So what do you think - was McCain responding sensitively to the historic significance of the election of a Black man by a country that was founded upon and grown through slavery?  Or was he talking from the depths of "us vs. them" with Obama representing the Other? 

Thursday, November 13, 2008

Clear Winner

A couple of months ago, I was in desperate search of new music.  

After requesting 20+ CDs from the library, which all came at once, I worked through the stack. My minimum listening requirement was at least 1 minute on two tracks.  Several didn't make it past the minimum (Ben Harper and the "World Music" cds, for instance).  Most of them were uninspiring.

One, though, really got me.  The variety of sounds appealed to me, and I instantly loved the singer's voice. One of the songs even got me all teary (I love weepy songs, thus my tendency towards country music).  

The album is Food and Liquor by Lupe Fiasco.  I don't like music videos as I prefer the visions in my head.  That said, the "Kick, Push" video delighted me.

"He Say She Say" is the weeper song I loved.

Wednesday, November 12, 2008

HomeOwner's Club to the Rescue

Today I went down to the basement to get coffee makings, only to find several inches of standing water with even more pouring out of the bottom of the water heater.

After frantically turning off several knobs (we're not even going to talk about the number of nasty spiders webs I had to shove through), I finally stopped the flow.  A moment of panic ensued as I looked at all the water. I took a few deep breaths and ran upstairs.  As our housemate headed off to Lowe's to pick up a wet/dry shop vac, I called the HomeOwner's Club.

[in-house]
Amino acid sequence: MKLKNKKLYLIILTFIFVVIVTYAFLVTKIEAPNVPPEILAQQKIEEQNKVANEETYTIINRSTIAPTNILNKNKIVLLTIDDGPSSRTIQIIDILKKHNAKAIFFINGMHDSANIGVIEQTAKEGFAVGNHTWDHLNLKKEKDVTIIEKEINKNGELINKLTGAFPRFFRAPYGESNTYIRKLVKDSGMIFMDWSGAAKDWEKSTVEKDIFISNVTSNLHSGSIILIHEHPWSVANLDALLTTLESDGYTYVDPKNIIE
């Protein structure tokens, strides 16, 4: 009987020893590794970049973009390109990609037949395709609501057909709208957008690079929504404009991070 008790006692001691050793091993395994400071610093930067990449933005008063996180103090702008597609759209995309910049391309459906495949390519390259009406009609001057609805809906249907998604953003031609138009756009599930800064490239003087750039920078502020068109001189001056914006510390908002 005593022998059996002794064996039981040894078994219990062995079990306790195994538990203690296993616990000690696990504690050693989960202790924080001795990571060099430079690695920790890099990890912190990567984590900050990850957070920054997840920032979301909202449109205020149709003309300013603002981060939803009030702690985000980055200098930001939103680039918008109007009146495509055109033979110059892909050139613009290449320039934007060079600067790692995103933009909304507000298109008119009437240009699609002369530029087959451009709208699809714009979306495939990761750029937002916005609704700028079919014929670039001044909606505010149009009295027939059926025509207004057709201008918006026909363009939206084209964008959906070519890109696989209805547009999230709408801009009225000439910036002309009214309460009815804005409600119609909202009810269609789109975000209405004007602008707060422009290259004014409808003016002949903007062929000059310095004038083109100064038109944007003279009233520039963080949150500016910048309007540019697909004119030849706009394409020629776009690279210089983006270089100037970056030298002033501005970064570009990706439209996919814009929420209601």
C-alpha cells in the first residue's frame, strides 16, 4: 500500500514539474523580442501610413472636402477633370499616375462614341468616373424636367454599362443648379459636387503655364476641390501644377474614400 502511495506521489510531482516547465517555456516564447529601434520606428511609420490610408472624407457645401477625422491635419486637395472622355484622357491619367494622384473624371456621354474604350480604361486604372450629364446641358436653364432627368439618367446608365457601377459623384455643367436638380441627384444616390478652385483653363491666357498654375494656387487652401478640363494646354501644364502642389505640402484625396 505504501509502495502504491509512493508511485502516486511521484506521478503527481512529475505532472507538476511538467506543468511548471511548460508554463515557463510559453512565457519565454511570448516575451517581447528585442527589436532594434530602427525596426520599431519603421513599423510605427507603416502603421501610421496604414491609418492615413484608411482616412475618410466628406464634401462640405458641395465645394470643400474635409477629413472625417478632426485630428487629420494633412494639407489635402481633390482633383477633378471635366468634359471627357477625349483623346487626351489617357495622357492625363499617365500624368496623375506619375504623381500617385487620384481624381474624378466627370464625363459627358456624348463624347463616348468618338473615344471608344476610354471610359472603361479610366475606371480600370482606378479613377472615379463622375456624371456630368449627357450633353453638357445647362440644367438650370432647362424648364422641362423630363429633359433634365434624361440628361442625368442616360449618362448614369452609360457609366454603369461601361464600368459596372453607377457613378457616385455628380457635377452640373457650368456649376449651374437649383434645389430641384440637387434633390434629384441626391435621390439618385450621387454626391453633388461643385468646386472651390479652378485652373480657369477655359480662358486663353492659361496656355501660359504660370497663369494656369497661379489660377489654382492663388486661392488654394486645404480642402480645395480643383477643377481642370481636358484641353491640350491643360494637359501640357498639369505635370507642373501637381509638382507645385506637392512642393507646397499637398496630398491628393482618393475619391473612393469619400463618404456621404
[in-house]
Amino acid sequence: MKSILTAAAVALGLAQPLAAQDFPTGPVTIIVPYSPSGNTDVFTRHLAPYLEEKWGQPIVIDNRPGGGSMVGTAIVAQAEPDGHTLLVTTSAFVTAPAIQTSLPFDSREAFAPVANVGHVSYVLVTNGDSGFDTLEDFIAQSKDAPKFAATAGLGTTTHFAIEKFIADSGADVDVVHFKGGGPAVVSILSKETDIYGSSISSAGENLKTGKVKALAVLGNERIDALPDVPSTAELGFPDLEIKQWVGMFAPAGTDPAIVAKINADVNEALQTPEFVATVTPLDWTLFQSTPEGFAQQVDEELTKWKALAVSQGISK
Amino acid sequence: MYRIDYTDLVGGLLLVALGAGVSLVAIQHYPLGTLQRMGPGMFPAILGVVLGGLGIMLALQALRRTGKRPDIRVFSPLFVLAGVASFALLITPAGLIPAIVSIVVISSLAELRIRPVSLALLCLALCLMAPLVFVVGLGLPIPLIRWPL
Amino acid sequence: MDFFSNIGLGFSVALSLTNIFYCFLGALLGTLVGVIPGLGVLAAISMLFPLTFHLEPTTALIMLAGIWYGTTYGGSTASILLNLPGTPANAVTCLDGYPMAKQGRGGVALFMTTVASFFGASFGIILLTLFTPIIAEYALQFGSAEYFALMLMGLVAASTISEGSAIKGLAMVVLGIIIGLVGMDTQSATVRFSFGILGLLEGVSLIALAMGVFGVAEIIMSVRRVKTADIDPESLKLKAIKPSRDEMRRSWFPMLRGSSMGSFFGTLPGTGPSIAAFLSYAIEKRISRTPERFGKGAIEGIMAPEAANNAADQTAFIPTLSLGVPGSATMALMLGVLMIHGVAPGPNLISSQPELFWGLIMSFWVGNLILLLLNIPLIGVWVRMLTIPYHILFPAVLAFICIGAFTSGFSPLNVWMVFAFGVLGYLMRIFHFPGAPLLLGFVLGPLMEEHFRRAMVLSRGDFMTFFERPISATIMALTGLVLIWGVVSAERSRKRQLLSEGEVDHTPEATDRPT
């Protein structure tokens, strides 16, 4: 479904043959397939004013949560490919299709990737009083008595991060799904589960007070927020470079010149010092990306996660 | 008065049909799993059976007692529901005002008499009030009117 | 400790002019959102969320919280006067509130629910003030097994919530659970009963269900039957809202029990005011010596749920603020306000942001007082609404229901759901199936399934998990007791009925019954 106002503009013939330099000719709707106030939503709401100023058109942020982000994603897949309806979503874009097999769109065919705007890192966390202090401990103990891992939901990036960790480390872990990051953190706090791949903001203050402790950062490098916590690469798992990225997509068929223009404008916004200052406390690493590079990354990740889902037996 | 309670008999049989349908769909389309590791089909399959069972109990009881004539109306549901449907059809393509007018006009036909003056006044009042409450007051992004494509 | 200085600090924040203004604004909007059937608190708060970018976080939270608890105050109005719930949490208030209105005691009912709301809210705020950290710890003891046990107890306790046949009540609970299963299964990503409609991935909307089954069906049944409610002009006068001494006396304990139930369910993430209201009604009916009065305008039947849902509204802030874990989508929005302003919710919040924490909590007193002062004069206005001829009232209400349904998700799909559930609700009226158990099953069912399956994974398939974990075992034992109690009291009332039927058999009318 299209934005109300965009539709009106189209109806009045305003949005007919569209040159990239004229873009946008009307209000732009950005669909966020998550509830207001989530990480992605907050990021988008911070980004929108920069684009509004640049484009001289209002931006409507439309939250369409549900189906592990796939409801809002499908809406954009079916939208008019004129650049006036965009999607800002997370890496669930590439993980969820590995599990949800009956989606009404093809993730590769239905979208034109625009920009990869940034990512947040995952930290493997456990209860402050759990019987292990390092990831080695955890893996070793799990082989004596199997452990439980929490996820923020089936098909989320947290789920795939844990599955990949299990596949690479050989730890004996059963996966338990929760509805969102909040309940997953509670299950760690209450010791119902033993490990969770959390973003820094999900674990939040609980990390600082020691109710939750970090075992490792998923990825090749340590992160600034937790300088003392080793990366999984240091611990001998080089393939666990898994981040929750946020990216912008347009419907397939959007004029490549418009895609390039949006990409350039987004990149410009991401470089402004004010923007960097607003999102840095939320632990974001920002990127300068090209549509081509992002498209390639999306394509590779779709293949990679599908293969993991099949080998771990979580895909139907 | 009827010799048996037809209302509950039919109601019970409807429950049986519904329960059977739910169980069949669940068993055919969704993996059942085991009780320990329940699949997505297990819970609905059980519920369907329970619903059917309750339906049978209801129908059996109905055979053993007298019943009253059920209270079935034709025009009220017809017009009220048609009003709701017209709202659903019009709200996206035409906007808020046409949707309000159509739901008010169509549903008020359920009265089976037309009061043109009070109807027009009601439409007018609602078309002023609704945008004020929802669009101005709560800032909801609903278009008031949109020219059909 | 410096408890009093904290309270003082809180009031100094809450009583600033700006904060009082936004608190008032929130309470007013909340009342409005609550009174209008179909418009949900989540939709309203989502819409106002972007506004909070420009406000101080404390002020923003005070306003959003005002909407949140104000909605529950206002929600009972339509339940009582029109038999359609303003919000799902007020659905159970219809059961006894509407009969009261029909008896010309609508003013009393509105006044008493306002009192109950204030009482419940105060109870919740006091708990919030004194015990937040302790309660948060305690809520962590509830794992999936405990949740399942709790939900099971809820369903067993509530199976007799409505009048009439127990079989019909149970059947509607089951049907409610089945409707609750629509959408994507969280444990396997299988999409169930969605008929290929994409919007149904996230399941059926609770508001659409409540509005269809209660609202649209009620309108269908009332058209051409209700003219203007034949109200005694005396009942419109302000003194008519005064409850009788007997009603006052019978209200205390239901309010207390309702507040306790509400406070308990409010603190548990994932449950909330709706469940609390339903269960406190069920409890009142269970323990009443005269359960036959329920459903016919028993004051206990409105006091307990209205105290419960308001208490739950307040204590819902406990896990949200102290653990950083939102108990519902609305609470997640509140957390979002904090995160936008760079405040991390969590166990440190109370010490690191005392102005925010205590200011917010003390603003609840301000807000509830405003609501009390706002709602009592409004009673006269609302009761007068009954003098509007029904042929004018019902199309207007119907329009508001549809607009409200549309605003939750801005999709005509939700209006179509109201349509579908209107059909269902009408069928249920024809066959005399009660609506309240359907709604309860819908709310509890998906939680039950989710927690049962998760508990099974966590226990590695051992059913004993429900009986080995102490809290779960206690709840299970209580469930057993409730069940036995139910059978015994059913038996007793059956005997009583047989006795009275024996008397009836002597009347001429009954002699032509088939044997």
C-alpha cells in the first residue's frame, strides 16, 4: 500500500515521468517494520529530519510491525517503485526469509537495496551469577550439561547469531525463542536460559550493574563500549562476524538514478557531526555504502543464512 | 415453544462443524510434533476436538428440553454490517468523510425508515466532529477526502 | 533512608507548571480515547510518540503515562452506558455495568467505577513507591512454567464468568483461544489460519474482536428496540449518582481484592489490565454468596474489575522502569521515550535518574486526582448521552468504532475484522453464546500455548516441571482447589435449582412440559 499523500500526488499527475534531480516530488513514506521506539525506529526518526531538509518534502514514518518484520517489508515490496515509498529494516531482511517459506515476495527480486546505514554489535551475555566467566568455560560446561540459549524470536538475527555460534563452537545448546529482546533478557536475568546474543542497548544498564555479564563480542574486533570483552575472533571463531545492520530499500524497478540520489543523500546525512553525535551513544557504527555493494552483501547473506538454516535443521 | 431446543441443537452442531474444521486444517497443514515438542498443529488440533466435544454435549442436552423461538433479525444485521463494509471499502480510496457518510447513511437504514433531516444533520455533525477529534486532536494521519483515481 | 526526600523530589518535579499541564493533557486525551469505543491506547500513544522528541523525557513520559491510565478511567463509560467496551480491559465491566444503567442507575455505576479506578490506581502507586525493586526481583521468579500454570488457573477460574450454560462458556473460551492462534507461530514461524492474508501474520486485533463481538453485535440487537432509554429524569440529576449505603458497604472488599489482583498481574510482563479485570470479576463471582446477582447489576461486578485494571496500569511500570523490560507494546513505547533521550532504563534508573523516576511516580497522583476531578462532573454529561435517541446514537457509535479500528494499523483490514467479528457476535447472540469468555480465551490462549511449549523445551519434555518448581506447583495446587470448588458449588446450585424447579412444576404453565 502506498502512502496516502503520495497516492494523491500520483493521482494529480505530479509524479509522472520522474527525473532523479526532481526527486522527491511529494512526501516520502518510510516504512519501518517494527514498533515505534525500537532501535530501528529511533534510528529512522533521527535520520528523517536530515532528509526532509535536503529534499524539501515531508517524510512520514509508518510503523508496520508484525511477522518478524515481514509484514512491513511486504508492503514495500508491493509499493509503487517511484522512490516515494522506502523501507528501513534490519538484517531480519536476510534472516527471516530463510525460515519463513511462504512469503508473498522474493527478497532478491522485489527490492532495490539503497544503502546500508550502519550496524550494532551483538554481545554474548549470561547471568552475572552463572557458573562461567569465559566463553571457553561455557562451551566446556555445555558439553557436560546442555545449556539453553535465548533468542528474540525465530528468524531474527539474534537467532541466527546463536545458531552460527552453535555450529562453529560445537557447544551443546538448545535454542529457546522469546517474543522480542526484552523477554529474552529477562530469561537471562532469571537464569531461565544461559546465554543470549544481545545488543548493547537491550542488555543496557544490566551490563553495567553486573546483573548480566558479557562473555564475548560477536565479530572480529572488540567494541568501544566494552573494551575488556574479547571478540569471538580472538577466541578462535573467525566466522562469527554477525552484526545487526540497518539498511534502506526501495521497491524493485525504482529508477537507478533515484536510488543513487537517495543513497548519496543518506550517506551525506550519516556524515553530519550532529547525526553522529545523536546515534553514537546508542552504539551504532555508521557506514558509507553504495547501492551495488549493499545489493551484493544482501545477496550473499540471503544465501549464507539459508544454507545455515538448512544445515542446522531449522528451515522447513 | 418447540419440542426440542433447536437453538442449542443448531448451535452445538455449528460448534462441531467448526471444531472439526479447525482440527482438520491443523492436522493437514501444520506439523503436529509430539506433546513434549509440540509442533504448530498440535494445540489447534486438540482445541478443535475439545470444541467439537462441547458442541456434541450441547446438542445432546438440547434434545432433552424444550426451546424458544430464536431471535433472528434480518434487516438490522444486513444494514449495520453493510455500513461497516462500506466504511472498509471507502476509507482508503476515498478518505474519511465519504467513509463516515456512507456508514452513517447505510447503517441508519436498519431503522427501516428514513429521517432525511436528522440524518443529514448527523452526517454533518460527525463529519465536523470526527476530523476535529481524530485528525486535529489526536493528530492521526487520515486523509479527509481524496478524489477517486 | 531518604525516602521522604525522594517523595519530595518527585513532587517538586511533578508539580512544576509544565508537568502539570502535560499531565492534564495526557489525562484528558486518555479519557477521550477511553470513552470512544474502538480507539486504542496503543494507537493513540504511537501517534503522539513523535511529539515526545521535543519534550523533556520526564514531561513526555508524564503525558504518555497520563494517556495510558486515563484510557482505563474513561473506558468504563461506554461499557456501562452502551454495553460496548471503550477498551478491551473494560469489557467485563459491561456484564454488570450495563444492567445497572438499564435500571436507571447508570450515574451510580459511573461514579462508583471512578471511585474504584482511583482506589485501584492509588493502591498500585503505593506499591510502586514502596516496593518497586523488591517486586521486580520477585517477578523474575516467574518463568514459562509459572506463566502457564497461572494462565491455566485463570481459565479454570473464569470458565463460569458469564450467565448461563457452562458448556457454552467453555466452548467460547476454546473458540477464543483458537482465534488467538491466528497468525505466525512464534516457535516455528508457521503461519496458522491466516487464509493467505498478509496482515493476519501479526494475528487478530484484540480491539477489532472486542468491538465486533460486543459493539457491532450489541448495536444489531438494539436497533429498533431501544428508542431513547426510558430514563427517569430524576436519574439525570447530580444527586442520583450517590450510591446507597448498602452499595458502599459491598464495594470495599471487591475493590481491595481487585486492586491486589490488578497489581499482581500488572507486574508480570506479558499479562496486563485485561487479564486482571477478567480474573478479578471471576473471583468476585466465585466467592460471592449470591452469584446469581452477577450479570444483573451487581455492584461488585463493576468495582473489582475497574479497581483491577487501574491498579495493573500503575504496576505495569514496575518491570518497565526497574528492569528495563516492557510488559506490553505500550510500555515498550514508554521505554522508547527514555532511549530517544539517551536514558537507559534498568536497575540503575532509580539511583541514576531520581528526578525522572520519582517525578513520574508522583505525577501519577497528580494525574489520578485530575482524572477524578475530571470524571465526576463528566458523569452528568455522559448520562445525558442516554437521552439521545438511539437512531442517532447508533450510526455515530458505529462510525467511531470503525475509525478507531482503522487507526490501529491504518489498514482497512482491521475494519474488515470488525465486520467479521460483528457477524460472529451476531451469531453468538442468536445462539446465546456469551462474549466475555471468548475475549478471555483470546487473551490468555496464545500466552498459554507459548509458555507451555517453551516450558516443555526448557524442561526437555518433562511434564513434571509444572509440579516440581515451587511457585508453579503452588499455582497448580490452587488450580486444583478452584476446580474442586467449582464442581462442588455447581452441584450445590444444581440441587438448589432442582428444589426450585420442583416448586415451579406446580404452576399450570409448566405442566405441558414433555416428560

Someone from one of the local yahoo groups turned me onto the Club last year, just as we were selling our Montlake house and moving to Columbia City.  As you'll remember, this house has been rather challenging, so HOC is a regular part of our lives.  

Here's the work provided this year:
- pest control (yes, the rats are still sneaking in)
- tree trimming (to keep nasty rodents off roof)
- carpenter to fill holes in siding (where opossums were getting in)
- cleanup of rodent mess and installation of new insulation in crawlspace 
- plumber to fix flooding sink problem
- furnace company to install a real, working heating system

The annual membership fee of $25 is easily justified by the high quality contractors they send after a single phone call.  No more cold calling 6 plumbers from the phone book in hopes of finding a dependable company that can send someone in the next hour. In fact I figure they saved me 15 phone calls and around 10 quotes/interviews.  With two kids in the house and quiet phone time at a premium, that's priceless.

I'm comforted by the fact that all contractors are vetted, and all billing happens through the Club. So if there is a dispute we have experienced professionals advocating for us. Really the only other thing they could do to make these various crisis better would be to bring me a drink and a shoulder to cry on as I bemoan all the ways this house is broken.

Eventually today, I did managed to get my coffee together and breakfast started.  Only to realize the oven isn't heating.

Tuesday, November 11, 2008

Zoo doo

Yesterday was Homeschool Day at the zoo. The kids and I bagged our usual morning school work and went to see the animals.  

We were early, so the admissions window was free and clear.  I presented our zoo membership, the cashier checked my ID and asked if we'd parked in the zoo lot.  This is how getting into the zoo goes every single time.  Then she paused for a moment.  "Any guests?"  I looked around me, thinking someone was standing really close and she mistook them for a grandma or grandpa.  Nope.  No one. "No?" I said mystified by the question.